Palestinians Won’t Have a State Unless Their Leaders Try to Build One

Tomorrow, the U.S. assistant secretary of state for Near Eastern affairs will arrive in Ramallah to meet with Mahmoud Abbas, the president of the Palestinian Authority (PA). In a phone call last week, Abbas—who was elected to a four-year term in 2005 and has not stood for reelection since—reportedly told Secretary of State Antony Blinken, “I am done. This is the end.” Kobi Michael and Ori Wertman comment on Abbas’s strategic impasse:

The manifest weakness of Mahmoud Abbas’s leadership—and the PA’s failures in the field of governance—thus pose for Israel, and the world, a poor but inevitable choice among sub-optimal conflict management, the alternative of localized centers of power, or the dangerous rise to dominance of more radical elements. . . . [B]ased on the evidence of the last 28 years, . . . the basic drivers for this failure and the reasons why it cannot easily be undone can be found in the PA’s own conduct.

The main cause of failure, . . . can be identified in the failure of the Palestinian leadership—first of Yasir Arafat and then Mahmoud Abbas, each in his own distinct way—to carry out the necessary transition from a revolutionary movement . . . to a real and painstaking process of state-building. This would have required a change in the aspects of consciousness, organization, and political behavior, which did not come about.

The PA, which failed to read the global and regional map and continued to adhere to the internationalization strategy while deepening the rift and disconnect with both Israel and the U.S., has also failed to change its ways regarding the other reasons that have led to its failure. As a result, the Palestinian economy has continued to falter and its dependence on the Israeli economy is still complete; civil society has remained paralyzed and persecuted; and state institutions continue to be characterized largely by dysfunction saturated with corruption and nepotism.

Create a free account to continue reading

Welcome to Mosaic

Create a free account to continue reading and you'll get two months of unlimited access to the best in Jewish thought, culture, and politics

Register

Create a free account to continue reading

Welcome to Mosaic

Create a free account to continue reading and you'll get two months of unlimited access to the best in Jewish thought, culture, and politics

Register

Read more at Jerusalem Strategic Tribune

More about: Israeli-Palestinian Conflict, Mahmoud Abbas, Palestinian Authority, Yasir Arafat

 

The New Iran Deal Will Reward Terrorism, Help Russia, and Get Nothing in Return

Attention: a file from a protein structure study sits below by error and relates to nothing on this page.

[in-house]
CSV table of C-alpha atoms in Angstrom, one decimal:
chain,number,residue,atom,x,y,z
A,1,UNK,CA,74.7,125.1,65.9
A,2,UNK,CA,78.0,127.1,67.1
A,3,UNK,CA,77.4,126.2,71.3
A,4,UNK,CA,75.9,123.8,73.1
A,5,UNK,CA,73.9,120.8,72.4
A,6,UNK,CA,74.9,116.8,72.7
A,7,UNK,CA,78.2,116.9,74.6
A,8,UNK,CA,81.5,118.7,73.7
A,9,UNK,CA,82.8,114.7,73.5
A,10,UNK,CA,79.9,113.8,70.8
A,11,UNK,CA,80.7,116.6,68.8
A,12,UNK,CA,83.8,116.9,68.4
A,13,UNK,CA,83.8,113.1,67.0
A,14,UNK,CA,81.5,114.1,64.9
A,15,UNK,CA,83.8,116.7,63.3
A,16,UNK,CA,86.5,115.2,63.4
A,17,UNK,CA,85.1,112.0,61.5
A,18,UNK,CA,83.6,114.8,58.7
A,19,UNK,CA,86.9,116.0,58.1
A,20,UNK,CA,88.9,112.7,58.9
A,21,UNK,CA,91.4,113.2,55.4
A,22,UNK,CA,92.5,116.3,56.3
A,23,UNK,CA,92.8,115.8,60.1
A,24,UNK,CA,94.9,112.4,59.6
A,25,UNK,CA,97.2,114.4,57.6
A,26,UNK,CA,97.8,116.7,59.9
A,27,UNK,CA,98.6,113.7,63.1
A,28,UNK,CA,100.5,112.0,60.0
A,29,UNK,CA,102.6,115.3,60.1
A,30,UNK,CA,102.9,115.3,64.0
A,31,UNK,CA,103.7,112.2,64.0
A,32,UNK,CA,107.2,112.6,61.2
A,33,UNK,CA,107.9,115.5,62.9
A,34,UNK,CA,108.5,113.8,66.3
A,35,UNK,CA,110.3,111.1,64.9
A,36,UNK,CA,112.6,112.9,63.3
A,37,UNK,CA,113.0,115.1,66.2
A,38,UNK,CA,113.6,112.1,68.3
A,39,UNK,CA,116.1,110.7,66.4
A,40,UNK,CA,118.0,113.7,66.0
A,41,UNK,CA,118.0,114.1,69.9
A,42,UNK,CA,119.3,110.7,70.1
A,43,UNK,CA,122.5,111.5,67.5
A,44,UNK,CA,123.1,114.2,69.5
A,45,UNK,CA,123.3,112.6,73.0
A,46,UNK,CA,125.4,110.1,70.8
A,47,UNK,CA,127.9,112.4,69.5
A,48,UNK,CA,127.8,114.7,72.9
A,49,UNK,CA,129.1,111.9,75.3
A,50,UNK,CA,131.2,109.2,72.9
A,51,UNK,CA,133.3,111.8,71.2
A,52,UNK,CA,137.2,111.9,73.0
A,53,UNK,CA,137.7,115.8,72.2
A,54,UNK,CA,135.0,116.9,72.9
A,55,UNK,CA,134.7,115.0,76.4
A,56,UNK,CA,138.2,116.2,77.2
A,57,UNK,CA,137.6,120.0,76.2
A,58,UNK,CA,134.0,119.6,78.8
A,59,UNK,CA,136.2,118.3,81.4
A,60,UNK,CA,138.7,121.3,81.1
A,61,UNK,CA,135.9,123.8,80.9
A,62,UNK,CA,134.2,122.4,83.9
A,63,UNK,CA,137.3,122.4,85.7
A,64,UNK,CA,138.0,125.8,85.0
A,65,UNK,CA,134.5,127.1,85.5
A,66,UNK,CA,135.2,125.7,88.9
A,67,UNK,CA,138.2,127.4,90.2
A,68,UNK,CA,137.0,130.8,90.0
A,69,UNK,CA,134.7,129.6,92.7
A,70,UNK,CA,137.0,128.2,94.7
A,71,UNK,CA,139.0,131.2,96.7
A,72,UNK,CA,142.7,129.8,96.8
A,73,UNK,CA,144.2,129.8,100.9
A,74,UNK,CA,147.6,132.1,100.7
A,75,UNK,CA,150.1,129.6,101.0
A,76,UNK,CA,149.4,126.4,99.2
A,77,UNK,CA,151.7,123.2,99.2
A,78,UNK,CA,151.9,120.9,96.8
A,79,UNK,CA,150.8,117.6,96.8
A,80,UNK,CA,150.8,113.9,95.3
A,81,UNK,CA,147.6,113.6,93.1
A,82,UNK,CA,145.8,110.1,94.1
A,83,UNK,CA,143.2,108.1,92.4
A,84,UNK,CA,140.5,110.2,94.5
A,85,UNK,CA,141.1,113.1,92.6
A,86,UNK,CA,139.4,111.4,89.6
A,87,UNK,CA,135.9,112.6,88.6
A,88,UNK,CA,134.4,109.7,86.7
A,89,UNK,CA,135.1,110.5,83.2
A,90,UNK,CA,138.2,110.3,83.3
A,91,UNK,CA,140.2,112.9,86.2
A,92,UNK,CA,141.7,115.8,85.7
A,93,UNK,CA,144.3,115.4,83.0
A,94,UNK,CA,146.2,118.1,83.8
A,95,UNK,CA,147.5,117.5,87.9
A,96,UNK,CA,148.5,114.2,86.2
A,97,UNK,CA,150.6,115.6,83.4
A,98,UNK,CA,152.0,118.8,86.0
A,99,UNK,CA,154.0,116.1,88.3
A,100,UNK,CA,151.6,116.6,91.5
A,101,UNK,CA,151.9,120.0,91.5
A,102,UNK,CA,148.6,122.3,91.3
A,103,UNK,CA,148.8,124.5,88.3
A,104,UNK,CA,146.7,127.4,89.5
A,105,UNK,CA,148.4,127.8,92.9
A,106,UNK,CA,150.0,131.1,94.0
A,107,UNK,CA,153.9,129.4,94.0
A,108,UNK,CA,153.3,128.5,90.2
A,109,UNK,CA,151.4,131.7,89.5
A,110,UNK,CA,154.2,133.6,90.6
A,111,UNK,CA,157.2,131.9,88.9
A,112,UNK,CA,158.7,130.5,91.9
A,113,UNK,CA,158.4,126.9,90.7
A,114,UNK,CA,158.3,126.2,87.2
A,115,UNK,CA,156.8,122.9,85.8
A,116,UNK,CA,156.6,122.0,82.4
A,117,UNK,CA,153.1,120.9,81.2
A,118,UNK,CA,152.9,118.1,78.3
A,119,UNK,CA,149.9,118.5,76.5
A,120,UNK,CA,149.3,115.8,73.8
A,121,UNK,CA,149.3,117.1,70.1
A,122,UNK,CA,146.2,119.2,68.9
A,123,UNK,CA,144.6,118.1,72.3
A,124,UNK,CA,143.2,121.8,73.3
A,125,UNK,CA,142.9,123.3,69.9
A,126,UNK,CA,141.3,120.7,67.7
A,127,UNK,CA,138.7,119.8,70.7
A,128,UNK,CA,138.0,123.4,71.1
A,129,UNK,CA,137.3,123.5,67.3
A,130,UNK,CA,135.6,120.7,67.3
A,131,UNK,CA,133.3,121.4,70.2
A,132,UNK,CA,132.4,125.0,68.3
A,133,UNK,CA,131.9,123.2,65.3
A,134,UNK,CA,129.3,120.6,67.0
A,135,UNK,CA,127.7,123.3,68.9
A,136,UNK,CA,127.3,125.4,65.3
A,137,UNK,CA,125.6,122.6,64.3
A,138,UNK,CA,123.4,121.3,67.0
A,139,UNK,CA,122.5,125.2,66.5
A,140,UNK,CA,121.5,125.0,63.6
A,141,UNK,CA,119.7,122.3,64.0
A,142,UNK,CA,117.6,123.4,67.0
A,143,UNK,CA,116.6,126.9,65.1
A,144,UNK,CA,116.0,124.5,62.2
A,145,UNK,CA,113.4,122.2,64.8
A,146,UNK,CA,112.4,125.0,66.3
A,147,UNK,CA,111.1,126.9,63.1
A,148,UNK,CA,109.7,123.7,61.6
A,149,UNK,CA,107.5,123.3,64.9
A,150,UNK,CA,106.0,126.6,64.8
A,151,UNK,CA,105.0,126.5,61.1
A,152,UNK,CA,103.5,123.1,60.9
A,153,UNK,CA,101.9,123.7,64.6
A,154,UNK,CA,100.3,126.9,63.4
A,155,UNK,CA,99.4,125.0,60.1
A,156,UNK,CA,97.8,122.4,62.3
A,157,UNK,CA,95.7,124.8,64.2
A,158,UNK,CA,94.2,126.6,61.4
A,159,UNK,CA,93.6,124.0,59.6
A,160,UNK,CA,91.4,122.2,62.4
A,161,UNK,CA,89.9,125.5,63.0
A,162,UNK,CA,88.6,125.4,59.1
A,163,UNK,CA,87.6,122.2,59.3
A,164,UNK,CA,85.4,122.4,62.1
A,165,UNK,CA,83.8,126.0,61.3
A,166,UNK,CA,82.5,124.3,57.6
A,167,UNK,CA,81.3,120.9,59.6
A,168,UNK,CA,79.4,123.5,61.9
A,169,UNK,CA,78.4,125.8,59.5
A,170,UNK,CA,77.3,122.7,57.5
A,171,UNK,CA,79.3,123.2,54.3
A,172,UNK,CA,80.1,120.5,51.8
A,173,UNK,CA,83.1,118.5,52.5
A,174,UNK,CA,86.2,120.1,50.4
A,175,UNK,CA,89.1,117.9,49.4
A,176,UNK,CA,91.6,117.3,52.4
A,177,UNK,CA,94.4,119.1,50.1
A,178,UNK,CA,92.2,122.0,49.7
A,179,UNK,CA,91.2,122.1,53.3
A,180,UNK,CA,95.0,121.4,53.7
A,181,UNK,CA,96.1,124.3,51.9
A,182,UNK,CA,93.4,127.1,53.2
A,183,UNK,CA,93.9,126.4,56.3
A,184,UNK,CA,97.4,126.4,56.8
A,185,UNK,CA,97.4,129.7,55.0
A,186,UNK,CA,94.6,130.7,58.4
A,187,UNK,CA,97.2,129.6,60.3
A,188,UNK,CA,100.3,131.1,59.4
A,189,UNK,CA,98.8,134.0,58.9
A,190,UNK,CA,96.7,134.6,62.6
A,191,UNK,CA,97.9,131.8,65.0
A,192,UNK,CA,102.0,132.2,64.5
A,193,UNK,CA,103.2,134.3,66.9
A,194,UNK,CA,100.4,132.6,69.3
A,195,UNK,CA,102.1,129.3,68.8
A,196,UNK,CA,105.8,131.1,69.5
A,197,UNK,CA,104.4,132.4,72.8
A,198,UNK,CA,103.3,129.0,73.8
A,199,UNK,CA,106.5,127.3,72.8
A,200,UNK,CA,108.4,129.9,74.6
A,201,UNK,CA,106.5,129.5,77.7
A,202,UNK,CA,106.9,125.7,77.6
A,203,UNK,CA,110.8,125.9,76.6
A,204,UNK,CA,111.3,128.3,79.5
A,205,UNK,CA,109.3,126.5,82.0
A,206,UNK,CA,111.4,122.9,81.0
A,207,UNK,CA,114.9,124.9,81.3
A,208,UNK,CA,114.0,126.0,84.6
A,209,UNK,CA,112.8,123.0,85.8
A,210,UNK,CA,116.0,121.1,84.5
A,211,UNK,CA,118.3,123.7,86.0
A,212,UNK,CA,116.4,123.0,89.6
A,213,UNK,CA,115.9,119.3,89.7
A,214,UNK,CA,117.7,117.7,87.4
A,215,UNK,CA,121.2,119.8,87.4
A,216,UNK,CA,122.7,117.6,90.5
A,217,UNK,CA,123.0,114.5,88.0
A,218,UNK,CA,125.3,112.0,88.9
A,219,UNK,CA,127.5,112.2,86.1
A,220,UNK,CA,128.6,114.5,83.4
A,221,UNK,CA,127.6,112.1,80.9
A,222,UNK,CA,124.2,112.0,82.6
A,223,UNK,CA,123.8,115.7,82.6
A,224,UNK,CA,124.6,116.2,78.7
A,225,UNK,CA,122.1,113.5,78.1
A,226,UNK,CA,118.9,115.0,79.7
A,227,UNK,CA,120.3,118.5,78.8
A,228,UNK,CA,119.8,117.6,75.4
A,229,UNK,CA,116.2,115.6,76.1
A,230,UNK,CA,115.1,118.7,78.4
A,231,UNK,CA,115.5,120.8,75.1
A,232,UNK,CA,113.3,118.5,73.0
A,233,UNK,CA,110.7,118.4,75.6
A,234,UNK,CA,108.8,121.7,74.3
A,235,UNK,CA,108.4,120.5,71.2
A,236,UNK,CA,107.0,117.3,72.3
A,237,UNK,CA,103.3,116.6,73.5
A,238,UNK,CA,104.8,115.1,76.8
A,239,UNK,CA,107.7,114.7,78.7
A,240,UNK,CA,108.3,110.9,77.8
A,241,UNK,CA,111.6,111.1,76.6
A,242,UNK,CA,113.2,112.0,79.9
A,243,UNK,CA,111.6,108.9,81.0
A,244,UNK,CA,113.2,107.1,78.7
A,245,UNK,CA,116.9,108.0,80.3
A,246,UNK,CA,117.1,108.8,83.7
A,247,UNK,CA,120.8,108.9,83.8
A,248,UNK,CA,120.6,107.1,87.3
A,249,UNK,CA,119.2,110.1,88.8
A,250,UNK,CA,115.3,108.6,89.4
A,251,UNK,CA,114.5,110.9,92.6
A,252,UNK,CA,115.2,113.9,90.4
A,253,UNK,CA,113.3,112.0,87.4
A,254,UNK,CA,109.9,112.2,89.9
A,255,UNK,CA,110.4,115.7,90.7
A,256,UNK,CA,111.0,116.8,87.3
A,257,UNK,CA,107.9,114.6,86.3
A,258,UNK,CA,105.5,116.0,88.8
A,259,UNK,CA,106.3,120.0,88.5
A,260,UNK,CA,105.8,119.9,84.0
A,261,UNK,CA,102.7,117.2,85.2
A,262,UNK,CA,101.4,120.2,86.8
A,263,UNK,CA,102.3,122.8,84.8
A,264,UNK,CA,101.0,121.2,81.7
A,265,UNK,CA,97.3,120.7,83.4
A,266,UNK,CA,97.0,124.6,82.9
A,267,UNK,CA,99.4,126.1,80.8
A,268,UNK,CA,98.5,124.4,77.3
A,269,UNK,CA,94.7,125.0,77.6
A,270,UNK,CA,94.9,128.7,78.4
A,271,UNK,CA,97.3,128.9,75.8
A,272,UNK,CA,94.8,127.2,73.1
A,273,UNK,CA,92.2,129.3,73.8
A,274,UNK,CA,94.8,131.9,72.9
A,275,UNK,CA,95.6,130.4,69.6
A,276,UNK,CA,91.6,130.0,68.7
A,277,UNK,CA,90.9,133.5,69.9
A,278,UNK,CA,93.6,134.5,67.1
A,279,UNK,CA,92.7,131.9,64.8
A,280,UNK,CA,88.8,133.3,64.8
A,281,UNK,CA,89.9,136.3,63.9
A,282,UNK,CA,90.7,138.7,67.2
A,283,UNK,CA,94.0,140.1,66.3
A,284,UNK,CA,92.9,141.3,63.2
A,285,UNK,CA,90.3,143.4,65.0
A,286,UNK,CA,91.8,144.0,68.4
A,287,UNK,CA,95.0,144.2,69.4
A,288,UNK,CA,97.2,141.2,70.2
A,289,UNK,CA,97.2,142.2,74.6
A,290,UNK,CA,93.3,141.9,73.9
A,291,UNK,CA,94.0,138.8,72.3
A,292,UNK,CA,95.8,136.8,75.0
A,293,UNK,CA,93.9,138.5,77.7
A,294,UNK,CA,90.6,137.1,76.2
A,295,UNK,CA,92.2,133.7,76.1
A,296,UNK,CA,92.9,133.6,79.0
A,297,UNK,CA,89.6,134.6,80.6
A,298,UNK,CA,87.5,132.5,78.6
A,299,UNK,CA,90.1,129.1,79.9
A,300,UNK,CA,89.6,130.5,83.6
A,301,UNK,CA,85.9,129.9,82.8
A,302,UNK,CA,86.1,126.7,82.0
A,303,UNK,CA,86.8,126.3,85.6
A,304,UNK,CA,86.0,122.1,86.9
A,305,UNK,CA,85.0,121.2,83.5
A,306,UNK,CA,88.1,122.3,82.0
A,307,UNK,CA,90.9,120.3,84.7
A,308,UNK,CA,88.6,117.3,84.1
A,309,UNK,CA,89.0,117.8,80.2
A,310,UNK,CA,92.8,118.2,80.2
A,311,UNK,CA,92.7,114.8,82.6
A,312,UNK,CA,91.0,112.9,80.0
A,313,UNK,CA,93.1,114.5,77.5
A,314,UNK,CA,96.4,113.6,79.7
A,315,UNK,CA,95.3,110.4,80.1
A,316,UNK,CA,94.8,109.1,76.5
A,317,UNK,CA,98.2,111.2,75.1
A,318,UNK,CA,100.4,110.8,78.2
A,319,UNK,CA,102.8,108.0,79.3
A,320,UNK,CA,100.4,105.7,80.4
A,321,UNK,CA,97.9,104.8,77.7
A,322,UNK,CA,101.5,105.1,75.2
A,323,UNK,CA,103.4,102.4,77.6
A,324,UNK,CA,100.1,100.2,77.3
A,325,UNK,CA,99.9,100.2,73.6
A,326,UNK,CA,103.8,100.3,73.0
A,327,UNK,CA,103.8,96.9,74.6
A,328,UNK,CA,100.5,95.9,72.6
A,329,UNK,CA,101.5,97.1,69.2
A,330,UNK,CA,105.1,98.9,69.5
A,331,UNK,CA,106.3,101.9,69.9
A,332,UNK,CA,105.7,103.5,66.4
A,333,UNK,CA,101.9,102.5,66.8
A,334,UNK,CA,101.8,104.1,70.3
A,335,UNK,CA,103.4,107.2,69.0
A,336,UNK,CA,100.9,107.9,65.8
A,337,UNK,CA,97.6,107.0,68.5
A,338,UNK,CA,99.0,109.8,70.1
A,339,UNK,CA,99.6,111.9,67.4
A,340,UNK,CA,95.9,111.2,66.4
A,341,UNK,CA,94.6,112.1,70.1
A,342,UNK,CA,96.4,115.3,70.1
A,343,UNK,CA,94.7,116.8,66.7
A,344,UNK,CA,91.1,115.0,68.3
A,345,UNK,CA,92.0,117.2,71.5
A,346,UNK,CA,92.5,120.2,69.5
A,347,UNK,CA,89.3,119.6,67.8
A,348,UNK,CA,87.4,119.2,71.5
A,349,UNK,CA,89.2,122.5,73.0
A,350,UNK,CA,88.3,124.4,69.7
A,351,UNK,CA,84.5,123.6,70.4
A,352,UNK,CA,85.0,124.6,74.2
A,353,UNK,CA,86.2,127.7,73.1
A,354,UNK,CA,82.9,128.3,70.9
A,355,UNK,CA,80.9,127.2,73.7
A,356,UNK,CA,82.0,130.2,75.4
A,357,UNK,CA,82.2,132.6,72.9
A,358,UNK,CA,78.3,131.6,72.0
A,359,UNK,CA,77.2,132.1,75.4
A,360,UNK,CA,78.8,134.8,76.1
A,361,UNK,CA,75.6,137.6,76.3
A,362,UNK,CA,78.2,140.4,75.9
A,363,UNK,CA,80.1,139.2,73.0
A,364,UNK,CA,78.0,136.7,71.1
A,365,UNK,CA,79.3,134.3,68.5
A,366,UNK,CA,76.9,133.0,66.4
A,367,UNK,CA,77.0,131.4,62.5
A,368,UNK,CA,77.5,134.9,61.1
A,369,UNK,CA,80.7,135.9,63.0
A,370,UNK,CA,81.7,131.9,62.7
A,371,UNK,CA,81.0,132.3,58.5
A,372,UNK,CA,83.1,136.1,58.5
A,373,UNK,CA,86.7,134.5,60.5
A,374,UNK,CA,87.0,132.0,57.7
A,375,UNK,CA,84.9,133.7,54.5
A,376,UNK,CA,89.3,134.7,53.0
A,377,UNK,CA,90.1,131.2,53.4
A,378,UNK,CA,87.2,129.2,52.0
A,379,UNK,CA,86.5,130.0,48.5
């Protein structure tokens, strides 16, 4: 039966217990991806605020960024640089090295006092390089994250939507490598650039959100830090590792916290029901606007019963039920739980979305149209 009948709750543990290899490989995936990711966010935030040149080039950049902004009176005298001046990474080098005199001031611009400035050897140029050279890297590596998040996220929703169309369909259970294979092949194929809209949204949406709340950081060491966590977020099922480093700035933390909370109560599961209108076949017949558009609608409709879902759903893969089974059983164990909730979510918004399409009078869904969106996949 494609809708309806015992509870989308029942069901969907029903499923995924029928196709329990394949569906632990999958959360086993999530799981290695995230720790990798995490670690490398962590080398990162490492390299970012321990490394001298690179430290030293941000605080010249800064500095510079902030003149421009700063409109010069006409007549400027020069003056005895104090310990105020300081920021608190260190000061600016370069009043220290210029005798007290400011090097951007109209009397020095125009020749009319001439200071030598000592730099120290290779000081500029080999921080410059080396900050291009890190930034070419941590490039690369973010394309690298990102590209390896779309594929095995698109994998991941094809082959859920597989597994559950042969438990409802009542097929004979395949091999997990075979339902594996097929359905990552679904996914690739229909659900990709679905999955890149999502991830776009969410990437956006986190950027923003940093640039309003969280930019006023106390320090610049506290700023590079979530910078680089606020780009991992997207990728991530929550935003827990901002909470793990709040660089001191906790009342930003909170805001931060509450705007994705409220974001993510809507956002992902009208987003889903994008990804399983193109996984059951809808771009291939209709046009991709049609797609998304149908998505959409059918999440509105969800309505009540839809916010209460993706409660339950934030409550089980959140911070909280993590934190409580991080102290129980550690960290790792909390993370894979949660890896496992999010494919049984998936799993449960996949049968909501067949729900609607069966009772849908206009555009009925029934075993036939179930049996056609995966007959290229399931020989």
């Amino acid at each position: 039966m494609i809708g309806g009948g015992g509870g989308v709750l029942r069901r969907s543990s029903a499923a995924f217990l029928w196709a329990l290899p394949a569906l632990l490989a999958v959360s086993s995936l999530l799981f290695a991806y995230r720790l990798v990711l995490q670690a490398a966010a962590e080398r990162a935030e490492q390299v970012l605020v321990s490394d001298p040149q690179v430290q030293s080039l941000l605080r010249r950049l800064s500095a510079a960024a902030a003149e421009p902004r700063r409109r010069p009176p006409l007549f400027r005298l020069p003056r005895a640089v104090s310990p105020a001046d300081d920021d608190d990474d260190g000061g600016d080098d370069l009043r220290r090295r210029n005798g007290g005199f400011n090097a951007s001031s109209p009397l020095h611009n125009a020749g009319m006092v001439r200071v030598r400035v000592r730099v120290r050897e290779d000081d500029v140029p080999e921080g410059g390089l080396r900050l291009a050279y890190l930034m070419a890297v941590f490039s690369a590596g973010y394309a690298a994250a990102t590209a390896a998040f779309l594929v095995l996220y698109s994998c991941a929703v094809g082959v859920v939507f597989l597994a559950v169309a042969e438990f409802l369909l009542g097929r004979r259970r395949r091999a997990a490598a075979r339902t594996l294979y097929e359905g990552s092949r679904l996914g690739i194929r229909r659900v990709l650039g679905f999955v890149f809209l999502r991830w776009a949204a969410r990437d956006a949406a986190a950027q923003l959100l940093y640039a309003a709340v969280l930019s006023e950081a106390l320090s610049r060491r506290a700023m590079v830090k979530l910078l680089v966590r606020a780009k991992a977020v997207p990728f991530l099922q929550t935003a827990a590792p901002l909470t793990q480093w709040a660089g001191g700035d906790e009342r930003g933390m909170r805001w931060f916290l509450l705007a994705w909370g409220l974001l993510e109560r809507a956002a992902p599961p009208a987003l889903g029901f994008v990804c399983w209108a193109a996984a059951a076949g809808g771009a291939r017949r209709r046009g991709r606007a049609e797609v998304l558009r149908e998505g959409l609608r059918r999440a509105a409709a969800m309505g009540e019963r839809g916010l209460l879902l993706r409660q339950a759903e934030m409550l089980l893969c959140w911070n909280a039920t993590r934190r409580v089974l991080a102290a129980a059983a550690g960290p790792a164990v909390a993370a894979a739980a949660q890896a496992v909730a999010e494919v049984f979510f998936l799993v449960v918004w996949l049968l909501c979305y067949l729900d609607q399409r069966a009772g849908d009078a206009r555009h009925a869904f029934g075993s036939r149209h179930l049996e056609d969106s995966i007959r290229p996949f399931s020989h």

After many months of negotiations, Washington and Tehran—thanks to Russian mediation—appear close to renewing the 2015 agreement concerning the Iranian nuclear program. Richard Goldberg comments:

Under a new deal, Iran would receive $275 billion of sanctions relief in the first year and $1 trillion by 2030. [Moreover], Tehran would face no changes in the old deal’s sunset clauses—that is, expiration dates on key restrictions—and would be allowed to keep its newly deployed arsenal of advanced uranium centrifuges in storage, guaranteeing the regime the ability to cross the nuclear threshold at any time of its choosing. . . . And worst of all, Iran would win all these concessions while actively plotting to assassinate former U.S. officials like John Bolton, Mike Pompeo, and [his] adviser Brian Hook, and trying to kidnap and kill the Iranian-American journalist Masih Alinejad on U.S. soil.

Moscow, meanwhile, would receive billions of dollars to construct additional nuclear power plants in Iran, and potentially more for storage of nuclear material. . . . Following a visit by the Russian president Vladimir Putin to Tehran last month, Iran reportedly started transferring armed drones for Russian use against Ukraine. On Tuesday, Putin launched an Iranian satellite into orbit reportedly on the condition that Moscow can task it to support Russian operations in Ukraine.

With American and European sanctions on Russia escalating, particularly with respect to Russian energy sales, Putin may finally see net value in the U.S. lifting of sanctions on Iran’s financial and commercial sectors. While the return of Iranian crude to the global market could lead to a modest reduction in oil prices, thereby reducing Putin’s revenue, Russia may be able to head off U.S. secondary sanctions by routing key transactions through Tehran. After all, what would the Biden administration do if Iran allowed Russia to use its major banks and companies to bypass Western sanctions?

Create a free account to continue reading

Welcome to Mosaic

Create a free account to continue reading and you'll get two months of unlimited access to the best in Jewish thought, culture, and politics

Register

Create a free account to continue reading

Welcome to Mosaic

Create a free account to continue reading and you'll get two months of unlimited access to the best in Jewish thought, culture, and politics

Register

Read more at Dispatch

More about: Iran nuclear deal, Russia, U.S. Foreign policy